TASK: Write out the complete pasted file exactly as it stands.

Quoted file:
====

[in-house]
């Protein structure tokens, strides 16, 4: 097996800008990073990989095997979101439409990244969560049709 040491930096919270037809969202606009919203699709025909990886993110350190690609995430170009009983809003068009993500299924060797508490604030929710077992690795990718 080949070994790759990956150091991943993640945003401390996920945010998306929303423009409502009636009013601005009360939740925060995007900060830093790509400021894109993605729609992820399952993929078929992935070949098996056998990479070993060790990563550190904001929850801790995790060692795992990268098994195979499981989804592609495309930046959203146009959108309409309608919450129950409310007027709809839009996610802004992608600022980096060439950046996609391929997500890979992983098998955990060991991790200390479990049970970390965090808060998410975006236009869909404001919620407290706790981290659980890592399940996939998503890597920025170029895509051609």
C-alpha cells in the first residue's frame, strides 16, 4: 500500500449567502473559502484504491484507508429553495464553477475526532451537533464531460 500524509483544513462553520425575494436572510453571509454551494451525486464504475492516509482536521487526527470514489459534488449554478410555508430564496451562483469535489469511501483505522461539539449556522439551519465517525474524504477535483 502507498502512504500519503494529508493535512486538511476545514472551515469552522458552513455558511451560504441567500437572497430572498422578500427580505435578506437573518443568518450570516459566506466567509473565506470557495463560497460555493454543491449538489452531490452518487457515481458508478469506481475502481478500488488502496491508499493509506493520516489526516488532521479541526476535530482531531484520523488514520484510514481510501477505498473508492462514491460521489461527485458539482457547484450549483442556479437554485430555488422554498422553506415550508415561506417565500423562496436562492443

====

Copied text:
[in-house]
């Protein structure tokens, strides 16, 4: 097996800008990073990989095997979101439409990244969560049709 040491930096919270037809969202606009919203699709025909990886993110350190690609995430170009009983809003068009993500299924060797508490604030929710077992690795990718 080949070994790759990956150091991943993640945003401390996920945010998306929303423009409502009636009013601005009360939740925060995007900060830093790509400021894109993605729609992820399952993929078929992935070949098996056998990479070993060790990563550190904001929850801790995790060692795992990268098994195979499981989804592609495309930046959203146009959108309409309608919450129950409310007027709809839009996610802004992608600022980096060439950046996609391929997500890979992983098998955990060991991790200390479990049970970390965090808060998410975006236009869909404001919620407290706790981290659980890592399940996939998503890597920025170029895509051609």
C-alpha cells in the first residue's frame, strides 16, 4: 500500500449567502473559502484504491484507508429553495464553477475526532451537533464531460 500524509483544513462553520425575494436572510453571509454551494451525486464504475492516509482536521487526527470514489459534488449554478410555508430564496451562483469535489469511501483505522461539539449556522439551519465517525474524504477535483 502507498502512504500519503494529508493535512486538511476545514472551515469552522458552513455558511451560504441567500437572497430572498422578500427580505435578506437573518443568518450570516459566506466567509473565506470557495463560497460555493454543491449538489452531490452518487457515481458508478469506481475502481478500488488502496491508499493509506493520516489526516488532521479541526476535530482531531484520523488514520484510514481510501477505498473508492462514491460521489461527485458539482457547484450549483442556479437554485430555488422554498422553506415550508415561506417565500423562496436562492443